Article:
High-throughput sequencing has turned biologists into voracious genome readers, enabling them to scan millions of DNA letters, or bases, per hour. When revising a genome, however, they struggle, suffering from serious writer's block, exacerbated by outdated cell programming technology. Labs get bogged down with particular DNA sentences, tinkering at times with subsections of a single gene ad nauseam before moving along to the next one.
A team has finally overcome this obstacle by developing a new cell programming method called Multiplex Automated Genome Engineering (MAGE). Published online in Nature on July 26, the platform promises to give biotechnology, in particular synthetic biology, a powerful boost.
Led by a pair of researchers in the lab of Harvard Medical School Professor of Genetics George Church, the team rapidly refined the design of a bacterium by editing multiple genes in parallel instead of targeting one gene at a time. They transformed self-serving E. coli cells into efficient factories that produce a desired compound, accomplishing in just three days a feat that would take most biotech companies months or years.
"We initiated the project to close the gap between DNA sequencing technology and cell programming technology," explains graduate student Harris Wang, the paper's co-first author.
"The goal was to use information gleaned from genetics and genomics to rapidly engineer new functions and improve existing functions in cells," adds postdoctoral researcher Farren Isaacs, the other first author. "We wanted to develop a new tool and demonstrate how to apply it; we were determined to hand labs a hammer and a nail."
The key was to break free of linear genetic engineering techniques and move beyond the serial manipulation of single genes.
The researchers selected a harmless strain of the intestinal nemesis E. coli and added a few genes to its solitary circular chromosome, coaxing the organism to produce lycopene, a powerful antioxidant that occurs naturally in tomatoes and other vegetables. Now they could focus on tweaking the cells to increase the yield of this compound.
Traditionally, labs would accomplish this type of transformation by using recombinant DNA technology, also known as gene cloning, a complicated technique that involves isolating, breaking up, reassembling, and then reinserting genes.
The Church lab researchers took a different approach, blending an engineer's logic with a biologist's appreciation for complexity. "Genes function in teams, not in isolation," says Wang. "Cloning often encourages us to ignore the interdependence of genes and oversimplify the cellular system. We might forget, for example, that one mutation can strengthen or weaken the effects of another mutation."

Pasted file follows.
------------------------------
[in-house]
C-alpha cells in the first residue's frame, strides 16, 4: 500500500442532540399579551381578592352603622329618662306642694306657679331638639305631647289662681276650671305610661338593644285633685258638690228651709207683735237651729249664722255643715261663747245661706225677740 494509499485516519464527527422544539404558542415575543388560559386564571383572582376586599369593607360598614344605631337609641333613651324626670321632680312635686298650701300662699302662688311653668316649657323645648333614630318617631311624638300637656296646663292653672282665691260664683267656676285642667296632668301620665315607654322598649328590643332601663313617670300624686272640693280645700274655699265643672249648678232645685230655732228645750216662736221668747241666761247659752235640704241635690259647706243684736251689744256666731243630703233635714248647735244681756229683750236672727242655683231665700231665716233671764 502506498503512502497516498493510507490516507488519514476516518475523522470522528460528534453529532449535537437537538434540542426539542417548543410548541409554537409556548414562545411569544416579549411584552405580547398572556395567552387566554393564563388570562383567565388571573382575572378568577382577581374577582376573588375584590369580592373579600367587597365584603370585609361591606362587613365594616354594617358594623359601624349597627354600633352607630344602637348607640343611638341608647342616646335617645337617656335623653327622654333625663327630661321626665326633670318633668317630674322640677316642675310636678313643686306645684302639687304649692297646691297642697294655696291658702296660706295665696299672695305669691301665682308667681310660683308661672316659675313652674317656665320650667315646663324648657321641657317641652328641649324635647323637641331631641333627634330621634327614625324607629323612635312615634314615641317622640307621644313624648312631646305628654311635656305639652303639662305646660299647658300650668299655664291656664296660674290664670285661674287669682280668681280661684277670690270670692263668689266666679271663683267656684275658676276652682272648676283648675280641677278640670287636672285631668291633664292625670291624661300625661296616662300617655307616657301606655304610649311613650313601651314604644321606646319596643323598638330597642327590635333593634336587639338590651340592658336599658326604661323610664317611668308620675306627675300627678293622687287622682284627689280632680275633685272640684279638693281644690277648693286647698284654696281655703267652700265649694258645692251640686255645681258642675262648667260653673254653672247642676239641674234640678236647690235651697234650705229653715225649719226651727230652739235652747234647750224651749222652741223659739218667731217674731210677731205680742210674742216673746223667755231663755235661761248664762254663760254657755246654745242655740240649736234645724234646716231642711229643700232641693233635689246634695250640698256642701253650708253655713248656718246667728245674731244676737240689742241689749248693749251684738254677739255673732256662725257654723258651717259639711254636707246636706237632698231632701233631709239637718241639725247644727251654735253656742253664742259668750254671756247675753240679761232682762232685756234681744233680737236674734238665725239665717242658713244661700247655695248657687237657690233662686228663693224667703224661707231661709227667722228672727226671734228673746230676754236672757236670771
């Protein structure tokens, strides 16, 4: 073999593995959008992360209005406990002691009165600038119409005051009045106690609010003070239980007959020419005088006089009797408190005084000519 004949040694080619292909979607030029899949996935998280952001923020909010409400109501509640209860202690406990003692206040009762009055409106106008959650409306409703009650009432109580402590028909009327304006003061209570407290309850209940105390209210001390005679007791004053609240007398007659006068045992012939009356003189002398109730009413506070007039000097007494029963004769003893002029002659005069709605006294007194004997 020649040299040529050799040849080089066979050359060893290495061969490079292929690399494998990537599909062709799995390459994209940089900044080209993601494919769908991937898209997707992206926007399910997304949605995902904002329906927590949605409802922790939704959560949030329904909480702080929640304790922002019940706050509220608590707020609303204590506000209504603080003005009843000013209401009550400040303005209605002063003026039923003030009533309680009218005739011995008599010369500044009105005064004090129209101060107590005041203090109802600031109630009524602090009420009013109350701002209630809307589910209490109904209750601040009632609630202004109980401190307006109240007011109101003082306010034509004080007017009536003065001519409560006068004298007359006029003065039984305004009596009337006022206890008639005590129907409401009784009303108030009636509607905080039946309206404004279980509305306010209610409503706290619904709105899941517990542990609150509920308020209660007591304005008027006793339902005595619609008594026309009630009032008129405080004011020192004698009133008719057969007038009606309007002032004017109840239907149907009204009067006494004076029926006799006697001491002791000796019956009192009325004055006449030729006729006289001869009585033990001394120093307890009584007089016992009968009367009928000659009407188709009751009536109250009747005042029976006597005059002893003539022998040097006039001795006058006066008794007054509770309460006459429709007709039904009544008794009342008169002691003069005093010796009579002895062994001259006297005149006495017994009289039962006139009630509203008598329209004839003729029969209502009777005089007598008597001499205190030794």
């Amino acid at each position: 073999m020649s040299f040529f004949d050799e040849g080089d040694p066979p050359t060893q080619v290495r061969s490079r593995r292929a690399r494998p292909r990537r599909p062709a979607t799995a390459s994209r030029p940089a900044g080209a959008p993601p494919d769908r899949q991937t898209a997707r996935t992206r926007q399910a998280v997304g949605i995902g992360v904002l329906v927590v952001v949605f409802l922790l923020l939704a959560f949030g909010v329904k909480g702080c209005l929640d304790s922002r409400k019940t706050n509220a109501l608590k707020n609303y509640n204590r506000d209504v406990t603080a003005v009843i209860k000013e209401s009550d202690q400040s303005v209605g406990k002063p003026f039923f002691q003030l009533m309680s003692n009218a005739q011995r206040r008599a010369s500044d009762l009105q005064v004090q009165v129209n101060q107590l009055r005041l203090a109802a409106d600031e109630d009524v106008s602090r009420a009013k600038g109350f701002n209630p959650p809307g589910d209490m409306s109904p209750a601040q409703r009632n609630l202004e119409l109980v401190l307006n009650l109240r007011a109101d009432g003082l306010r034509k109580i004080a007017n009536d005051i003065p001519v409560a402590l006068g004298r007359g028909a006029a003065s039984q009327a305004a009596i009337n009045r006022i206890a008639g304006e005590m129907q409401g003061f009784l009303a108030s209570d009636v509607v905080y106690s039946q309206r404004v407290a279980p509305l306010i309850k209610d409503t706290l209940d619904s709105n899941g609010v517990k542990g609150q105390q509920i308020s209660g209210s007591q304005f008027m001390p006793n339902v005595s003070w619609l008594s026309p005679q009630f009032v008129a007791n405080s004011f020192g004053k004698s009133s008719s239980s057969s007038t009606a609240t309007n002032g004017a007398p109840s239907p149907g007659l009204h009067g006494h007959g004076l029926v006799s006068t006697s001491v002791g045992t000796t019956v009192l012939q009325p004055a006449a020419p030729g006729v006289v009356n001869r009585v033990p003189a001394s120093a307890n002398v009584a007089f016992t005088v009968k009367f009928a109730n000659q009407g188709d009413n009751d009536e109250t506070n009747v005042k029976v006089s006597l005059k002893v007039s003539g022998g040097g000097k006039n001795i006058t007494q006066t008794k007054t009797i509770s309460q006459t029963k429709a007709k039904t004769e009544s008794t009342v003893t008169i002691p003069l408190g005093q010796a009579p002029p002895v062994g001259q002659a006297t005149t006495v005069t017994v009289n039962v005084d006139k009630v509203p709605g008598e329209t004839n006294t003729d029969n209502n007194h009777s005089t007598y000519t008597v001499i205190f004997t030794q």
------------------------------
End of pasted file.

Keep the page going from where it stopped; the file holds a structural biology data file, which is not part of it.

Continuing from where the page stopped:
"It's nearly impossible to predict which combinations of mutations will confer the desired behavior," explains Isaacs. "Biology is so complex that we don't know the optimal solution."
So the team retooled evolution to generate genetic diversity at an unprecedented rate, increasing the odds of finding cells with desirable properties.
The E. coli bacterium contains approximately 4,500 genes. The team focused on 24 of these—honing a pathway with tremendous potential—to increase production of the antioxidant, optimizing the sequences simultaneously. They took the 24 DNA sequences, divided them up into manageable 90-letter segments, and modified each, generating a suite of genetic variants. Next, armed with specific sequences, the team enlisted a company to manufacture thousands of unique constructs. The team was then able to insert these new genetic constructs back into the cells, allowing the natural cellular machinery to absorb this revised genetic material.
Some bacteria ended up with one construct, some ended up with multiple constructs. The resulting pool contained an assortment of cells, some better at producing lycopene than others. The team extracted the best producers from the pool and repeated the process over and over to further hone the manufacturing machinery. To make things easier, the researchers automated all of these steps.
"We accelerated evolution, generating as many as 15 billion genetic variants in three days and increasing the yield of lycopene by 500 percent," Harris says. "Can you imagine how long it would take to generate 15 billion genetic variants with traditional cloning techniques? It would take years."
The pathway the team refined plays a role in the synthesis of many valuable compounds, ranging from hormones to antibiotics, so the reprogrammed bacteria can be used for a variety of purposes. In addition, the MAGE platform itself unlocks new possibilities.
"We decided to engineer in the context of biology, embracing evolution rather than trying to fit a square peg in a round hole," says Church. "This automated, multiplex technology will allow labs to engineer entire pathways and genomes and take cell programming to a whole new level."
This research is funded by NSF, DOE, DARPA, the Wyss Institute for Biologically Inspired Engineering, NIH and NDSEG.
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